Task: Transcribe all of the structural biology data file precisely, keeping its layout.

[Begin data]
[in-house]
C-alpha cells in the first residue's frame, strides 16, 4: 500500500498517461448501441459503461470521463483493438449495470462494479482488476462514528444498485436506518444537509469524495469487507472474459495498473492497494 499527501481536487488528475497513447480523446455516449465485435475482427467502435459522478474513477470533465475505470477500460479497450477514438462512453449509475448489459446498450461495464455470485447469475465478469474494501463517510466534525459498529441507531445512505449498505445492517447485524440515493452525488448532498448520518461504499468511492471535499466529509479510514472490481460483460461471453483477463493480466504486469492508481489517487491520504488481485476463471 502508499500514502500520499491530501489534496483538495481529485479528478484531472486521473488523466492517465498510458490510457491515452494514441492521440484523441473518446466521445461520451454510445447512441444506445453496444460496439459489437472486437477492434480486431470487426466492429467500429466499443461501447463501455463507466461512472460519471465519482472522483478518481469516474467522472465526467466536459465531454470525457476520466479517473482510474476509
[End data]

[in-house]
C-alpha cells in the first residue's frame, strides 16, 4: 500500500498517461448501441459503461470521463483493438449495470462494479482488476462514528444498485436506518444537509469524495469487507472474459495498473492497494 499527501481536487488528475497513447480523446455516449465485435475482427467502435459522478474513477470533465475505470477500460479497450477514438462512453449509475448489459446498450461495464455470485447469475465478469474494501463517510466534525459498529441507531445512505449498505445492517447485524440515493452525488448532498448520518461504499468511492471535499466529509479510514472490481460483460461471453483477463493480466504486469492508481489517487491520504488481485476463471 502508499500514502500520499491530501489534496483538495481529485479528478484531472486521473488523466492517465498510458490510457491515452494514441492521440484523441473518446466521445461520451454510445447512441444506445453496444460496439459489437472486437477492434480486431470487426466492429467500429466499443461501447463501455463507466461512472460519471465519482472522483478518481469516474467522472465526467466536459465531454470525457476520466479517473482510474476509